Unlock Your Hip Flexors

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Figure 3 -19b. Superfish leglift. The thighs are flexed as much as possible without aegrading the lumbar arch, which is stabilized in the forward position.

Figure 3 -19b. Superfish leglift. The thighs are flexed as much as possible without aegrading the lumbar arch, which is stabilized in the forward position.


most of the work, it is also a golden opportunity to observe comp x muscular action.

Begin in the supine position. Keep the abdominal muscles relaxed, e d in slow motion develop enough tension in the iliopsoas muscles to prepari o lift your feet. Notice that as tension develops, the lumbar arch increa >s (fig. 3.20a). This is a formidable concentration exercise. What you are d<. ig is diametrically opposed to the standard double leglift, and keeping ie abdominal muscles relaxed as you increase tension in the hip flexors (j s against every natural inclination.

It is important to sense that the iliopsoas muscles are raising the lum ,ir arch maximally before they lift the heels off the floor. Follow the movem nt of the lumbar region to its limit. As soon as that point is reached the ; 'h will be stabilized and the hip flexors will finally begin to lift the thighs g. 3.20b). At that precise moment focus your concentration on not, repeat it, tightening the rectus abdominis muscles. Although this is counter to ^ 11 r natural predilections, any tension in those muscles pulls the lower 1 k toward the floor. As with the superfish leglift, unless you have ig hamstrings and exceptional hip flexibility you will not be able to lift ip very far and at the same time maintain the deep lumbar lordosis. Ne ly everyone will find that their hamstrings start pulling the lower 1 ck toward the floor before they can even get their thighs flexed 450, m ch less 90┬░.

Figure 3.20a. For the first stage of a double leglift with a relaxed abdomen, tension in the iliacus and psoas muscles lifts the lumbar arch forward as the abdominal muscles remain completely relaxed.

Figure 3.20b. Completion of slow leglift with relaxed abdomen. Its key featun is keeping the lumbar arch stabilized in the forward position before and while t e feet are lifted slightly off the floor.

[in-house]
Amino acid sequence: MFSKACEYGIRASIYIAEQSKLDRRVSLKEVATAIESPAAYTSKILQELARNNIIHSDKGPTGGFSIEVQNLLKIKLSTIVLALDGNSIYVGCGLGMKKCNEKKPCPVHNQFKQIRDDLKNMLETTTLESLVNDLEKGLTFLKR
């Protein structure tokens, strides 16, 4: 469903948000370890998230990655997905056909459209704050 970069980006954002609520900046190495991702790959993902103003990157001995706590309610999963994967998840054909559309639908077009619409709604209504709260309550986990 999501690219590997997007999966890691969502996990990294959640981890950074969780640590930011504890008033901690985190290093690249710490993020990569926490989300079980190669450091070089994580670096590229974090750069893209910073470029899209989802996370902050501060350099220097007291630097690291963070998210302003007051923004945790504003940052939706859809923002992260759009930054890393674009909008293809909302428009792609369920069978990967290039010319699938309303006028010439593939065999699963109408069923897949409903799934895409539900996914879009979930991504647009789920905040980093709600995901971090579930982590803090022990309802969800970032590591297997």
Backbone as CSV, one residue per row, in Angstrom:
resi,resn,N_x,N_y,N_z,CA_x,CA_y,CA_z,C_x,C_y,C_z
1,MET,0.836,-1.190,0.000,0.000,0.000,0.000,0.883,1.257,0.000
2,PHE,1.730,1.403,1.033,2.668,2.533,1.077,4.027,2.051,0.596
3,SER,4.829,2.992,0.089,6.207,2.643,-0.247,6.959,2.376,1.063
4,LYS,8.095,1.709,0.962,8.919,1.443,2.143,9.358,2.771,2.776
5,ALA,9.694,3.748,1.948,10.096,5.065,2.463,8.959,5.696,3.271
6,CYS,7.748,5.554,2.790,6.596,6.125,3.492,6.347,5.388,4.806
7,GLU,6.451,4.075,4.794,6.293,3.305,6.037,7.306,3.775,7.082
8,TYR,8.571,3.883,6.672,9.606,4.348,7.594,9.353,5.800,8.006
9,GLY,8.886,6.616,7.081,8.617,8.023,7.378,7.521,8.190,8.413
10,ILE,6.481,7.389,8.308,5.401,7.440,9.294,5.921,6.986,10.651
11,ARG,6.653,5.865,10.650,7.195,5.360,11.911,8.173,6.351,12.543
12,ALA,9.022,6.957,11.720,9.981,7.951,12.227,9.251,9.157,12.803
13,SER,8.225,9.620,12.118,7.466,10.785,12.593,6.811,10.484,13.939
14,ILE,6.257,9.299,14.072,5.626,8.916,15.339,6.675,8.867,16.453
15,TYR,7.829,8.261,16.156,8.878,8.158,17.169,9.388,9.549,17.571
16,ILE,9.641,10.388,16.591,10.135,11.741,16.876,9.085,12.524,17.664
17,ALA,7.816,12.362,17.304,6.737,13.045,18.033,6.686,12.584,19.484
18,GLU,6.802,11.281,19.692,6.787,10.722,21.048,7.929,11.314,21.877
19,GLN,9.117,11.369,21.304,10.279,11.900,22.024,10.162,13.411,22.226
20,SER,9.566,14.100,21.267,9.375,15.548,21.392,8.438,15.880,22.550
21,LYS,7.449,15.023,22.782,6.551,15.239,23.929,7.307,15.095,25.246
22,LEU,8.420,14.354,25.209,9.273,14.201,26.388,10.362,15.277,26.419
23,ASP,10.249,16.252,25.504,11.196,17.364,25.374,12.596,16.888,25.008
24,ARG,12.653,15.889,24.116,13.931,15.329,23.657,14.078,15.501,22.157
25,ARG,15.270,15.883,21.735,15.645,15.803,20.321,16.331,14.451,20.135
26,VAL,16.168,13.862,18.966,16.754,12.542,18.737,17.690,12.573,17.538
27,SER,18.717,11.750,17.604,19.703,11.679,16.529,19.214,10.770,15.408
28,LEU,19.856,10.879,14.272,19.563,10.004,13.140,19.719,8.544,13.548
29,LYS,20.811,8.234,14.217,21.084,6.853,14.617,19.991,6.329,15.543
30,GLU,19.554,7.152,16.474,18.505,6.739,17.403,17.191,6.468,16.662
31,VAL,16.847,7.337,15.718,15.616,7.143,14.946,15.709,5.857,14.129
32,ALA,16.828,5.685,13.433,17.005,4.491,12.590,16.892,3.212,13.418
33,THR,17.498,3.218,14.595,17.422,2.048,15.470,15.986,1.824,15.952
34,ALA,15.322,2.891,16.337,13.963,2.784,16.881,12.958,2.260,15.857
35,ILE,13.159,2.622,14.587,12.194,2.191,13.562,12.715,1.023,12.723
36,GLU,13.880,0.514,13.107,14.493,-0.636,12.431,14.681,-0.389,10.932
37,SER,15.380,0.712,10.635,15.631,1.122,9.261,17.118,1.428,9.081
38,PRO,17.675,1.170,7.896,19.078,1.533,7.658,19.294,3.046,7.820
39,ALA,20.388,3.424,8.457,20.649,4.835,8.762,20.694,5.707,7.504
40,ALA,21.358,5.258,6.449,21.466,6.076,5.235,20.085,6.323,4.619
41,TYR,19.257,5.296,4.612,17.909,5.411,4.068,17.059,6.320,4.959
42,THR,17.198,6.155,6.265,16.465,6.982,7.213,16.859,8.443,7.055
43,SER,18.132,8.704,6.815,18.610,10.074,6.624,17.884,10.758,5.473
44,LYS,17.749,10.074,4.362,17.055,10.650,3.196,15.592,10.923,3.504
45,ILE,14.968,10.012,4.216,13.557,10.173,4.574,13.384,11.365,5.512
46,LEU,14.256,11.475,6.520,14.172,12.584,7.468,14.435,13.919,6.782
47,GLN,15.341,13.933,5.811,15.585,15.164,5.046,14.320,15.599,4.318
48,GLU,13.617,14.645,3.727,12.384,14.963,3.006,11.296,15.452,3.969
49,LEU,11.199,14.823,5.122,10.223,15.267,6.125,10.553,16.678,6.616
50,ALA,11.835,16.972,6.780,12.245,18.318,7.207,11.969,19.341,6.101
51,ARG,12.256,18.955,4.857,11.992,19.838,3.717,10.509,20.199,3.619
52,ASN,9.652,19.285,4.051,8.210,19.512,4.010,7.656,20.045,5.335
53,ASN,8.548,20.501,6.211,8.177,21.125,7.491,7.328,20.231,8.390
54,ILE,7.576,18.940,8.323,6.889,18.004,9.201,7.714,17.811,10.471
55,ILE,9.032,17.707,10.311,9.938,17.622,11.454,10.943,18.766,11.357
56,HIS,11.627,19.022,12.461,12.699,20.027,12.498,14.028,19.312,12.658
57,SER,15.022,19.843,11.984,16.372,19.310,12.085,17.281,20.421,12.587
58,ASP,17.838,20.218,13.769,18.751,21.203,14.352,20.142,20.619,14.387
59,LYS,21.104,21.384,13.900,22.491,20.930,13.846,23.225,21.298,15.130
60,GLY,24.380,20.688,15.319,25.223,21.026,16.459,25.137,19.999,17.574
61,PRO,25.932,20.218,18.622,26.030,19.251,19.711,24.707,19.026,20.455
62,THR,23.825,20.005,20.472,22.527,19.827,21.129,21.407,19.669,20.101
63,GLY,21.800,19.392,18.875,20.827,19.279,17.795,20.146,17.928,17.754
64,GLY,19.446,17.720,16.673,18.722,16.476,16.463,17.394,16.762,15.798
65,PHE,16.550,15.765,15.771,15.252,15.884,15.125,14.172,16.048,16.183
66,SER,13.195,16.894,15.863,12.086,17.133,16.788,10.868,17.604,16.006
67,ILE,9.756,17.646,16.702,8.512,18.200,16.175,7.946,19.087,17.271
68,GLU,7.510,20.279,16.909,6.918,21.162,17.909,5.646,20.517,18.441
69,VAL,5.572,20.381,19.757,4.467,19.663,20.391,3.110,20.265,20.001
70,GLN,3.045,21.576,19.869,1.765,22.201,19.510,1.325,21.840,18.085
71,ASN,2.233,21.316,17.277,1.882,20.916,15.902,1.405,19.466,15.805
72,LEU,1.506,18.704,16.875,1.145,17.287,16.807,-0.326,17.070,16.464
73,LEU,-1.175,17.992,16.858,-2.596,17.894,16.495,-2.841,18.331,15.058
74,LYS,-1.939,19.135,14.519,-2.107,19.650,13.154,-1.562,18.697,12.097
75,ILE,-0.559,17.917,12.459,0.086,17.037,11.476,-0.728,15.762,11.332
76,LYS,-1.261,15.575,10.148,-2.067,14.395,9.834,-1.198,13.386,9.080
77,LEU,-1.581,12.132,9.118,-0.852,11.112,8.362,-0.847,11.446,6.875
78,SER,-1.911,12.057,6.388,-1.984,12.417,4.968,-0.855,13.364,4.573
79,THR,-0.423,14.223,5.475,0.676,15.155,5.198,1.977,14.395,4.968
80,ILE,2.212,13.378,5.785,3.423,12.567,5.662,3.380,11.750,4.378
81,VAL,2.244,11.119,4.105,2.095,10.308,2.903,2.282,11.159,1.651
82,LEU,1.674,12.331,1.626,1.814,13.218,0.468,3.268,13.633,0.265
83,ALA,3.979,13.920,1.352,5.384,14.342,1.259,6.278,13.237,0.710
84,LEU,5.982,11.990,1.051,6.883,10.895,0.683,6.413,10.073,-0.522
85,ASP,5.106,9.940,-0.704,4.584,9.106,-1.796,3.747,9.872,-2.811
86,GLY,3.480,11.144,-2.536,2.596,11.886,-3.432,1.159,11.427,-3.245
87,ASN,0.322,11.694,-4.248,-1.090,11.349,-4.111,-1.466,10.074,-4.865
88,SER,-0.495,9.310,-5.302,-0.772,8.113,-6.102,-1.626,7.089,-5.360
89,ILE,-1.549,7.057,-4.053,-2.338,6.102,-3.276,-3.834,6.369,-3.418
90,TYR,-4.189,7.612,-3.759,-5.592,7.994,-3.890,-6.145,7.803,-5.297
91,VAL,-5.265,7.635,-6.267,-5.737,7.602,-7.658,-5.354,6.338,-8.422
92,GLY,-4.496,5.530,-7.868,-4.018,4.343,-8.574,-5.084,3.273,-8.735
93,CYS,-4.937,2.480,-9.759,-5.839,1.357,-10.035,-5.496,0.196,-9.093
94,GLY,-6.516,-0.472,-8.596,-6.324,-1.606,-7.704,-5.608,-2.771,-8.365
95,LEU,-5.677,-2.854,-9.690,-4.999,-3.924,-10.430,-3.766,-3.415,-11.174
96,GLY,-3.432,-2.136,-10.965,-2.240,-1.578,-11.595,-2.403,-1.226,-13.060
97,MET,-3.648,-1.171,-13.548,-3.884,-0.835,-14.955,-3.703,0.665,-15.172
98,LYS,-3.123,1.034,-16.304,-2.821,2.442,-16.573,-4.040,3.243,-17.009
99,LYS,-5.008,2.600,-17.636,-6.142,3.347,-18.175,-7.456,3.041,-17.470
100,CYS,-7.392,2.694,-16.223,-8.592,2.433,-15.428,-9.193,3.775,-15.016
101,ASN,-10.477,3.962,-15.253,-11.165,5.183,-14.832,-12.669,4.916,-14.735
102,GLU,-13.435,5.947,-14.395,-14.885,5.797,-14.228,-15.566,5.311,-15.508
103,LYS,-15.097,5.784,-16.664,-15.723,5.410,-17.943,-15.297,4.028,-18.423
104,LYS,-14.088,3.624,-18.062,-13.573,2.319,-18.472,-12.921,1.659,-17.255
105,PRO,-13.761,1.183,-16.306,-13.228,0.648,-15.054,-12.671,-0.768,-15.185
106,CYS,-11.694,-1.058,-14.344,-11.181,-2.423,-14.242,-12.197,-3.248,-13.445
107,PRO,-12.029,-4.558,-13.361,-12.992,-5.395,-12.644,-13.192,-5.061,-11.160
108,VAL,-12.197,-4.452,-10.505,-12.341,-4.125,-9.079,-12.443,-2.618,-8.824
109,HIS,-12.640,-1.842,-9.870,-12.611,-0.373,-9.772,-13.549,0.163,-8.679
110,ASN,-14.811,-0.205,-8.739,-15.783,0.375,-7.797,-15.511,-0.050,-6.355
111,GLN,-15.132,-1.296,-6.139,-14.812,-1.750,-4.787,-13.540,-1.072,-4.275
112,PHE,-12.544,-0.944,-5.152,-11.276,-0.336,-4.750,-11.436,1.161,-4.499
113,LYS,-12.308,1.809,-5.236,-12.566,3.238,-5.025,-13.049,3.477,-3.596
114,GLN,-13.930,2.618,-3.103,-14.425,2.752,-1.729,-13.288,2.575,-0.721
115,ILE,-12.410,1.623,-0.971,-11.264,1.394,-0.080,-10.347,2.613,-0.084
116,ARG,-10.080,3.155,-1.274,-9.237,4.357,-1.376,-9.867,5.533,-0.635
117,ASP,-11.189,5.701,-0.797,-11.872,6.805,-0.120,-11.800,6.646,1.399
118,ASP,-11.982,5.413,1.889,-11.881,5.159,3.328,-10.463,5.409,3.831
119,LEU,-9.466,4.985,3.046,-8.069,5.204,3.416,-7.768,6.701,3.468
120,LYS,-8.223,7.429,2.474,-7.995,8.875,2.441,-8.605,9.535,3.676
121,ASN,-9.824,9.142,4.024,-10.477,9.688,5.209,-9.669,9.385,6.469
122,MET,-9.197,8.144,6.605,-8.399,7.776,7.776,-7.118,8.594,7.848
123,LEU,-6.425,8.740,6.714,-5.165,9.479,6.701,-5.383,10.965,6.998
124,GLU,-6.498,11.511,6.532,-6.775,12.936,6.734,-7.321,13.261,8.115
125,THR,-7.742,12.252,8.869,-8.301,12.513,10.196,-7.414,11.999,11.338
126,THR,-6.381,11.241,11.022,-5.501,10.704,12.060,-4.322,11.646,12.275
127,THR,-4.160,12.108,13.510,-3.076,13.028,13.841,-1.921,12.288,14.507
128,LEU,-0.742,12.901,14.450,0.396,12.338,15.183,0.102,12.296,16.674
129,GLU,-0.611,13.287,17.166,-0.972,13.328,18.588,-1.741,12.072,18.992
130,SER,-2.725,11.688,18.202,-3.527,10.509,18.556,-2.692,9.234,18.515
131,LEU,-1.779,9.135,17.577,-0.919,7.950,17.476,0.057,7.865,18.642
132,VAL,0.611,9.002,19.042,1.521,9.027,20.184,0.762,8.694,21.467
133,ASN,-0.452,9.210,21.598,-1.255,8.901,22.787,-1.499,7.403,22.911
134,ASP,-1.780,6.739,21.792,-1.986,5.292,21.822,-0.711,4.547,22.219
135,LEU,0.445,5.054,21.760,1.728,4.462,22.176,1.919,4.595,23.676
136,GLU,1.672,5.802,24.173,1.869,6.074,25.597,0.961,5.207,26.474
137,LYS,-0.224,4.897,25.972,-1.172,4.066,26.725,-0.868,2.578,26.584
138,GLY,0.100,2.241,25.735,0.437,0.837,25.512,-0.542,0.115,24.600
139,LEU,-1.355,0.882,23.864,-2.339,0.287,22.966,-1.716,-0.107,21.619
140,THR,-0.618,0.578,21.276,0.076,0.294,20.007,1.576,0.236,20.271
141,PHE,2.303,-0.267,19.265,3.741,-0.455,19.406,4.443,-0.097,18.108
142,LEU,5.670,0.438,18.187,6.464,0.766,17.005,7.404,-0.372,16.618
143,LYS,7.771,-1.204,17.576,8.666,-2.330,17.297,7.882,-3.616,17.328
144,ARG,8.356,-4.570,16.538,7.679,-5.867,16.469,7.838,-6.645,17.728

i ABIXhiVlWOPEL 17C EXKNCISFS l6y a ┬╗advanced breathing exercise

[n a second variation of the leglift with relaxed abdominal muscles, instead of focusing primarily on exhalation as we do for the fire exercise and ordinary double leglifts, inhale slowly as you develop tension for raising the lumbar region and for starting to lift the feet off the lloor. This facilitates arching the lumbar region forward. Then to continue the leglift, exhale as you flex the thighs to 90┬░ while your lower back is being pulled down against the floor by the hamstrings and abdominal muscles. Breathe to suit yourself while resting at 90' of hip flexion. Then brace yourself and exhale while lowering the feet back to a few inches away from the floor. Next, inhale as you cautiously relax the abdominal muscles, which allows the lumbar arch to become re-established. Then lower the feet the rest of the way, exhale and rest with your feet on the floor, and inhale again to begin a new lifting cycle.

This method of breathing helps you coordinate the challenging musculoskeletal requirements of the exercise. When you start the sequence, the thighs are the fixed origins for the iliopsoas muscles, and the lumbar region and pelvis serve as the insertions. Then, as soon as the lumbar region is lifted to its maximum, the origins and insertions reverse: the lumbar region and pelvis serve as origins and the thighs become the insertions. Coordinating the breath with all of this while you are watching the activity of the rectus abdominis muscles and the hamstrings, and at the same time keeping in mind everything else that is going on, will make you aware of the architect ure of the abdominopelvic region more than any other exercise.

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